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From "Rick Hillegas (JIRA)" <j...@apache.org>
Subject [jira] [Commented] (DERBY-6429) Privilege checks for UPDATE statements are wrong.
Date Wed, 11 Dec 2013 14:19:08 GMT

    [ https://issues.apache.org/jira/browse/DERBY-6429?page=com.atlassian.jira.plugin.system.issuetabpanels:comment-tabpanel&focusedCommentId=13845426#comment-13845426
] 

Rick Hillegas commented on DERBY-6429:
--------------------------------------

Thanks again for the feedback, Dag. Let me continue the discussion of privileges related to
foreign keys.

-----------------------------

>> "have" meaning have a privilege granted (to user of PUBLIC), or
>> granted to the current role, right?

Part 2, section 11.8 (referential constraint definition), access rule 1 is all I have to go
on:

"The applicable privileges for the owner of T shall include REFERENCES for each referenced
column."

Note that the Standard is talking about the privileges of the owner of T, not the privileges
of the person issuing the DDL. So consider the following statements issued by the DBO:

create table alice.primaryTable
(
    a int primary key
);

grant references ( a ) on table alice.primary to ref_role;

grant ref_role to fred;

Now suppose that the DBO issues the following statement:

create table fred.foreignTable
(
    b int references alice.primaryTable( a )
);

I don't think that FRED has a meaningful default role here which can be used to supplement
the privileges needed for this statement. I think that the CREATE TABLE statement should fail.
The following GRANT is needed to make it succeed:

grant references ( a ) on table alice.primary to fred;

-----------------------------

>> Hmm.. this seems wrong to me. I'd expect this dependency to be
>> tracked, and Derby to barf (with RESTRICT semantics by default) when
>> that privilege was revoked (or cascades as the case might be)...

Yes, I agree with you. The following statement will fail...

revoke references ( a ) on table alice.primary from fred restrict;

...if the foreign key was created. The following statement will drop the foreign key...

revoke references ( a ) on table alice.primary from fred cascade;

That, at least, is my reading of the extensive general rules in part 2, section 12.7 (revoke
statement).

Note that all of this is orthogonal to the privileges required for an UPDATE of fred.foreignTable.
If there is a foreign key, it imposes no privilege-checking burden on an UPDATE statement.
The UPDATE statement may need to be re-compiled if a foreign key is added or dropped, but
the foreign key does not add any privilege checks to the UPDATE statement.

Thanks,
-Rick


> Privilege checks for UPDATE statements are wrong.
> -------------------------------------------------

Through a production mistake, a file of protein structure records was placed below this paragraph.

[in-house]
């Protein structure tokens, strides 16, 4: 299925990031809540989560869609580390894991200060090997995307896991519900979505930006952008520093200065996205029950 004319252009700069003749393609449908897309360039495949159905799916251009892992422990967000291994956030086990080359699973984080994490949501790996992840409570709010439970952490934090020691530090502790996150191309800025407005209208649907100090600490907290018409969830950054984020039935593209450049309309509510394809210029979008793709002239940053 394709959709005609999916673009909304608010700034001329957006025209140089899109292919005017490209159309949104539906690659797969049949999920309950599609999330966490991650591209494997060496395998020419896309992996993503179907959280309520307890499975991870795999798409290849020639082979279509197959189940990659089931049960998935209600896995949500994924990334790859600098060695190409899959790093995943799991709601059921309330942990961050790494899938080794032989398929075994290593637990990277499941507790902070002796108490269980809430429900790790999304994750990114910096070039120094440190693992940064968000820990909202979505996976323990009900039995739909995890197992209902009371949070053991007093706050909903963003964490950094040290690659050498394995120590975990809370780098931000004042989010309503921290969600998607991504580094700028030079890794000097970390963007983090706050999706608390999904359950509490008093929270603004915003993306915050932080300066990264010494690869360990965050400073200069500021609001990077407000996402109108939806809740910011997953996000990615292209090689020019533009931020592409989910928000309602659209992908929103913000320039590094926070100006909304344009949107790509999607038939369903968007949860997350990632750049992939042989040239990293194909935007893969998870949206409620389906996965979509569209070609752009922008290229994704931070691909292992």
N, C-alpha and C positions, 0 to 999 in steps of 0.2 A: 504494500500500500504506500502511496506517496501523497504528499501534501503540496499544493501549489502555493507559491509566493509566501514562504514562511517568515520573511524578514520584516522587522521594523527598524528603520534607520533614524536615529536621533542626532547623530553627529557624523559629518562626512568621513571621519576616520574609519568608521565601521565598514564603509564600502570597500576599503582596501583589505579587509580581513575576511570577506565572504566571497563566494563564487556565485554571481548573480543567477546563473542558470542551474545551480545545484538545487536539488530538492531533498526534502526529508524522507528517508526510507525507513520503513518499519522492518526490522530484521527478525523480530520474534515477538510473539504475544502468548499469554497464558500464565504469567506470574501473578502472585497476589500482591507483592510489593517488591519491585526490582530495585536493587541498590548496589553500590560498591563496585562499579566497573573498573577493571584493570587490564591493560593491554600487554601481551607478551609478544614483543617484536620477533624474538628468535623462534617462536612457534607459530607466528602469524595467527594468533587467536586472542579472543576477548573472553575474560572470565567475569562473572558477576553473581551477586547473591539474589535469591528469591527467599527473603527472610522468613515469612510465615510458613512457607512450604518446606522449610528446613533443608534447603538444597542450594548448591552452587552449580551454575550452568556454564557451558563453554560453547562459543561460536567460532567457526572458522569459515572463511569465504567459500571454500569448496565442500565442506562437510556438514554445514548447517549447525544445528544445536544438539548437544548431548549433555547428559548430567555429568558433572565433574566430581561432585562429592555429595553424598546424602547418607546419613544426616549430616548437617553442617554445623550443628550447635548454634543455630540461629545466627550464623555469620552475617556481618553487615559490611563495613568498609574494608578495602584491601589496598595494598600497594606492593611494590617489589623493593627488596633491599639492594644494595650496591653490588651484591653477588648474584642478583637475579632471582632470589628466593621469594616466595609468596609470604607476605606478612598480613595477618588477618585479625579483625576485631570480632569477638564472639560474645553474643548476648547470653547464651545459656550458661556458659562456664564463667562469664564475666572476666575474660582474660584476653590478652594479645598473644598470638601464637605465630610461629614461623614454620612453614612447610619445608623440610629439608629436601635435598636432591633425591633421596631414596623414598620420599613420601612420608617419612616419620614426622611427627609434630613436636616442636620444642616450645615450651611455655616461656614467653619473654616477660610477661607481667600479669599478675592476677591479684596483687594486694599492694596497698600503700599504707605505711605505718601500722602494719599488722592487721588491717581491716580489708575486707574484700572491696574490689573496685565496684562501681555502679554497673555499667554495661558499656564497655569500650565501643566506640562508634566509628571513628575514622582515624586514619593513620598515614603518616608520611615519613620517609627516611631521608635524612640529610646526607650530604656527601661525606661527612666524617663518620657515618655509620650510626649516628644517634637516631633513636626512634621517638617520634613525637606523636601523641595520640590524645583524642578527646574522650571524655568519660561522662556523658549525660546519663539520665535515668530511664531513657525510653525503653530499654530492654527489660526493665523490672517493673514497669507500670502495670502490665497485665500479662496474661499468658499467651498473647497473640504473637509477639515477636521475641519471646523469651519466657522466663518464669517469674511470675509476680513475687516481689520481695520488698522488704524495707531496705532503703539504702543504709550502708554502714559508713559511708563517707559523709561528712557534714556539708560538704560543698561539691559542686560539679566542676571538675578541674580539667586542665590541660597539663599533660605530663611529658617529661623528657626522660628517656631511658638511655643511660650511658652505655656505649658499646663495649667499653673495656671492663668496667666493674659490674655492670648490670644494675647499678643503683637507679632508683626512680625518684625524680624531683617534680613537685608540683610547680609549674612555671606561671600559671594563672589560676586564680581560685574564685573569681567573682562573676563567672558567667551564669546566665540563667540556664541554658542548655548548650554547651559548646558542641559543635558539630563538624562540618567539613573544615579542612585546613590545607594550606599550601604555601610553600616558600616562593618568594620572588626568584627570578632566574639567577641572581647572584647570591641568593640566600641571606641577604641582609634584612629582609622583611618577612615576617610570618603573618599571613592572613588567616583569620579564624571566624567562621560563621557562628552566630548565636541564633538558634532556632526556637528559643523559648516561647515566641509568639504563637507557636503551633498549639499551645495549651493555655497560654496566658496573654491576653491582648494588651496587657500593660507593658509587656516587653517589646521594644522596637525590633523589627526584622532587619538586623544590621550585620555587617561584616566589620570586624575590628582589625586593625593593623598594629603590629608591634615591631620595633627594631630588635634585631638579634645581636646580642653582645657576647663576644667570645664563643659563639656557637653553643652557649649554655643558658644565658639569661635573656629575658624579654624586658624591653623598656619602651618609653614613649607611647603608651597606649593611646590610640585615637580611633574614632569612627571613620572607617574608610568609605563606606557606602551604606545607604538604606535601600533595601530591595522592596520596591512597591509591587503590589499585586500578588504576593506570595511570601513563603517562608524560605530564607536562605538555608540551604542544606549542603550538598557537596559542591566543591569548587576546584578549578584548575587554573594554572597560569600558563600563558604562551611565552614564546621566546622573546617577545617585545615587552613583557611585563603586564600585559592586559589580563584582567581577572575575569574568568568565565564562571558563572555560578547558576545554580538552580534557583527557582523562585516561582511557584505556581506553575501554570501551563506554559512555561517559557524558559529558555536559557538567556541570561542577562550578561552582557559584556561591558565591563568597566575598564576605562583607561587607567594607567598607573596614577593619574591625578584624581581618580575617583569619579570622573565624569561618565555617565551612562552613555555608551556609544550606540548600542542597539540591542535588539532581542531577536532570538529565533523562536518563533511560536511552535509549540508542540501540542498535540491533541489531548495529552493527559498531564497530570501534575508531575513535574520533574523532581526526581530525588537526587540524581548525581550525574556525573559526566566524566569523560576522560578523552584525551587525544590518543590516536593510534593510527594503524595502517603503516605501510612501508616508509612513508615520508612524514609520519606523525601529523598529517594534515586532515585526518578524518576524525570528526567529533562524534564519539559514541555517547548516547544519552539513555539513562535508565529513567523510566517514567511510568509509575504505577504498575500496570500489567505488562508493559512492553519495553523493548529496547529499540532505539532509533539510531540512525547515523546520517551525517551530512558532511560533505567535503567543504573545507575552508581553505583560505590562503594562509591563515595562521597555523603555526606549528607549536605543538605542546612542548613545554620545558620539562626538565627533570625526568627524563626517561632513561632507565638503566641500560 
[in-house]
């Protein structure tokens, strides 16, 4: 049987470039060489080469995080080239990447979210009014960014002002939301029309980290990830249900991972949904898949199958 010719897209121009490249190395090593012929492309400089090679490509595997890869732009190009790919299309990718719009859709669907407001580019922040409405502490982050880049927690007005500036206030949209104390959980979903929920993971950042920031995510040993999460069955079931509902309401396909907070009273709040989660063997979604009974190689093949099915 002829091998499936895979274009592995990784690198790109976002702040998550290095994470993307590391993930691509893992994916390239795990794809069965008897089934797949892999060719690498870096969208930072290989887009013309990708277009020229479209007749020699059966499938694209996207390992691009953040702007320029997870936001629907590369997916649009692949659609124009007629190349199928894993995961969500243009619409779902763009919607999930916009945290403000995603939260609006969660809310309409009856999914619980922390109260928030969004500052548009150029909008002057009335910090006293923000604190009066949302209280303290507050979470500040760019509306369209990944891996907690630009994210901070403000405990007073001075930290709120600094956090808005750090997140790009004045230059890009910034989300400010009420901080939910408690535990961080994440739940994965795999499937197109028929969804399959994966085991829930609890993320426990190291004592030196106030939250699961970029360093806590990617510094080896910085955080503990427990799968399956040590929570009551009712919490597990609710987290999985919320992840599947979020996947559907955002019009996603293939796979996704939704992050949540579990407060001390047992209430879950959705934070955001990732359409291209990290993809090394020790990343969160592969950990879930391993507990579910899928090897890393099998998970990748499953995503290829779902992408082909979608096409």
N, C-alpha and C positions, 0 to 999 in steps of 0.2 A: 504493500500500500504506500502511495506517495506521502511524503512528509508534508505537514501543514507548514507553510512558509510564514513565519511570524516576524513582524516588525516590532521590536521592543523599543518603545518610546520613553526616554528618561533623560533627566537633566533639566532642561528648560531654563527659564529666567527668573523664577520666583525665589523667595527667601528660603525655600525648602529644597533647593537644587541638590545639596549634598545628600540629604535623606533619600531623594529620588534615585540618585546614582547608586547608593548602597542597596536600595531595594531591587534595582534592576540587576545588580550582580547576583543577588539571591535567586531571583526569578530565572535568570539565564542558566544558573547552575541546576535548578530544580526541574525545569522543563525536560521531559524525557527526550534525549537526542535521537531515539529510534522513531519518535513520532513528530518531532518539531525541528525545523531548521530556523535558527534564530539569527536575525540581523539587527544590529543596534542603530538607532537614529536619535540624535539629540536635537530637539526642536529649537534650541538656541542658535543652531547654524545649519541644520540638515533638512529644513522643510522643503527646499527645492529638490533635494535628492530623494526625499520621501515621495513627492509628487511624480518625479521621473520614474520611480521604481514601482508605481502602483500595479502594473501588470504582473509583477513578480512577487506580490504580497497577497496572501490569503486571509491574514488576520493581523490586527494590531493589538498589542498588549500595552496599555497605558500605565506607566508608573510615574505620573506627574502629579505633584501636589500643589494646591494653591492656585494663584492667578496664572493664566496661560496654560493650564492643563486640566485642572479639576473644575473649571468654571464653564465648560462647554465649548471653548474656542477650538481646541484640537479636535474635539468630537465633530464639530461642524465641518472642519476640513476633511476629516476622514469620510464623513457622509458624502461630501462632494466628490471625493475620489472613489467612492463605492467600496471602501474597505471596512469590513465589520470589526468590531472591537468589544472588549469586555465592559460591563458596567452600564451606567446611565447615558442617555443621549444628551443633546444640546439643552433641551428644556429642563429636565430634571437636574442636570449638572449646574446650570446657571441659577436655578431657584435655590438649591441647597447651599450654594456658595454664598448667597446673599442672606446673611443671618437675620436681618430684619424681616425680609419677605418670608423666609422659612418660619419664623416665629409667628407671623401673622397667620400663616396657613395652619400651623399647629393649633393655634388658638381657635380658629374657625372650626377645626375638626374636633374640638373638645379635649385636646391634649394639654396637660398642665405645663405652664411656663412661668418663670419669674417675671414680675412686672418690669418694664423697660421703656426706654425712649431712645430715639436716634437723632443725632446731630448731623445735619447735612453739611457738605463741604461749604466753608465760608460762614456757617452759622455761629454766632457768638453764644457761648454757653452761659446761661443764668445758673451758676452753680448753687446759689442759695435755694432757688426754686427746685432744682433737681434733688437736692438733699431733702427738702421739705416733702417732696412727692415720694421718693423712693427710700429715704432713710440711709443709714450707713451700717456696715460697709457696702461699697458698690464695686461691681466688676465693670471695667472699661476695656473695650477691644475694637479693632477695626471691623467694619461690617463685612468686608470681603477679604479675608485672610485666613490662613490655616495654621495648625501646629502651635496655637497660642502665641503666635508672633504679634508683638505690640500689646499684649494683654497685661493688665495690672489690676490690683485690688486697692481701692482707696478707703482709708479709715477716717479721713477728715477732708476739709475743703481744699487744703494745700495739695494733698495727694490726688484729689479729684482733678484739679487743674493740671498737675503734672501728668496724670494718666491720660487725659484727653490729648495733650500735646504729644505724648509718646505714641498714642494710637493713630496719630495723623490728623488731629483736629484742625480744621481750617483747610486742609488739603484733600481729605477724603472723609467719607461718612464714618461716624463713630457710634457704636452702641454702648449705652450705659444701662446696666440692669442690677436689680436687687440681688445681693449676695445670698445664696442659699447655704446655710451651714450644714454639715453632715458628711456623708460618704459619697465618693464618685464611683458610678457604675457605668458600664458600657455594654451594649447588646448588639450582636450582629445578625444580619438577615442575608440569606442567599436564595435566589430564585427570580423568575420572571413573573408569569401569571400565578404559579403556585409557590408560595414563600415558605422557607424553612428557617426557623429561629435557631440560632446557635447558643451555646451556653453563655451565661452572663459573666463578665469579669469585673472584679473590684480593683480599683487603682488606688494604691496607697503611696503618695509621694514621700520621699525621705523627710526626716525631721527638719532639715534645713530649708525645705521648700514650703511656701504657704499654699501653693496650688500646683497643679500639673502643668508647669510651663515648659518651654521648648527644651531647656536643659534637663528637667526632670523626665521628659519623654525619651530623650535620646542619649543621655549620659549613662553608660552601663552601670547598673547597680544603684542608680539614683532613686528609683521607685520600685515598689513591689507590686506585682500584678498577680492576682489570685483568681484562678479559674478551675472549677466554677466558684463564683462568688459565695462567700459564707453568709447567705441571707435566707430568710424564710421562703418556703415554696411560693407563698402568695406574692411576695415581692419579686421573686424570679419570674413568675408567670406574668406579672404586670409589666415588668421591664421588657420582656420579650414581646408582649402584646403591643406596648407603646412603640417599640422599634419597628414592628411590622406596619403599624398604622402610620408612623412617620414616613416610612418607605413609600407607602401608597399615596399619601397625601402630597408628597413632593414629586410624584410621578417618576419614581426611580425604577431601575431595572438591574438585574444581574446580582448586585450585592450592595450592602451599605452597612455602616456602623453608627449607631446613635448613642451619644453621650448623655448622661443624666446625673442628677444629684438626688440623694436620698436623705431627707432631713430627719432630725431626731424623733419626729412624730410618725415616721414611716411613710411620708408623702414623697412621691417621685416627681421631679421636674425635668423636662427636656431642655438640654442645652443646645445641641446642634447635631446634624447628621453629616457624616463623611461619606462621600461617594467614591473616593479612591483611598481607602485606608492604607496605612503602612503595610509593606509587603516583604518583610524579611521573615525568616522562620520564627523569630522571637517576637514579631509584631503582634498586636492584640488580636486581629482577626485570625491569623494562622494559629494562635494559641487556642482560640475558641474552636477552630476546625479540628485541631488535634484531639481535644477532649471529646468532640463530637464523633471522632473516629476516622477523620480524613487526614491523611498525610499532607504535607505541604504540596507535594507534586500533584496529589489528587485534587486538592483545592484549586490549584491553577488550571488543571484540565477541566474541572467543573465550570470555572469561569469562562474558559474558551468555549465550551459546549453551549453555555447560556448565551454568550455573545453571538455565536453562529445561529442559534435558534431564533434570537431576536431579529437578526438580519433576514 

>
>                 Key: DERBY-6429
>                 URL: https://issues.apache.org/jira/browse/DERBY-6429
>             Project: Derby
>          Issue Type: Bug
>          Components: SQL
>    Affects Versions: 10.11.0.0
>            Reporter: Rick Hillegas
>
> UPDATE statements confuse SELECT and UPDATE privileges. Consider the following SET clause:
>    SET updateColumn = selectColumn
> According to part 2 of the 2011 edition of the SQL Standard, that SET clause requires
the following privileges:
> 1) UPDATE privilege on updateColumn. Privileges for the left side of a SET clause are
described by section 14.14 (update statement: searched), access rule 1b.
> 2) SELECT privilege on selectColumn. Privileges for the right side of a SET clause are
described by section 14.15 (set clause list) and the various productions underneath value
expression. In this case, we have a column reference, whose privileges are governed by section
6.7 (column reference), access rule 2.
> However, Derby requires the following:
> 1') UPDATE privilege on both updateColumn and selectColumn
> When we address this bug, we should make corresponding changes to the MERGE statement.
> The following script shows the current behavior:
> connect 'jdbc:derby:memory:db;user=test_dbo;create=true';
> call syscs_util.syscs_create_user( 'TEST_DBO', 'test_dbopassword' );
> call syscs_util.syscs_create_user( 'RUTH', 'ruthpassword' );
> connect 'jdbc:derby:memory:db;shutdown=true';
> connect 'jdbc:derby:memory:db;user=test_dbo;password=test_dbopassword' as dbo;
> create table t1_025
> (
>     a int primary key,
>     updateColumn int,
>     selectColumn int,
>     privateColumn int
> );
> grant update ( updateColumn ) on t1_025 to ruth;
> grant select ( selectColumn ) on t1_025 to ruth;
> insert into t1_025 values ( 1, 100, 1000, 10000 );
> connect 'jdbc:derby:memory:db;user=ruth;password=ruthpassword' as ruth;
> -- correctly succeeds because ruth has UPDATE privilege on updateColumn
> update test_dbo.t1_025 set updateColumn = 17;
> -- the error message incorrectly states that the missing privilege
> -- is UPDATE privilege on privateColumn
> update test_dbo.t1_025 set updateColumn = privateColumn;
> -- incorrectly fails.
> -- ruth does have UPDATE privilege on updateColumn
> -- and SELECT privilege on selectColumn, which should be good enough.
> -- however, the error message incorrectly states that the missing privilege
> -- is UPDATE privilege on selectColumn.
> update test_dbo.t1_025 set updateColumn = selectColumn;
> -- incorrectly succeeds even though ruth does not have SELECT privilege on updateColumn
> update test_dbo.t1_025 set updateColumn = 2 * updateColumn;
> set connection dbo;
> select * from t1_025 order by a;



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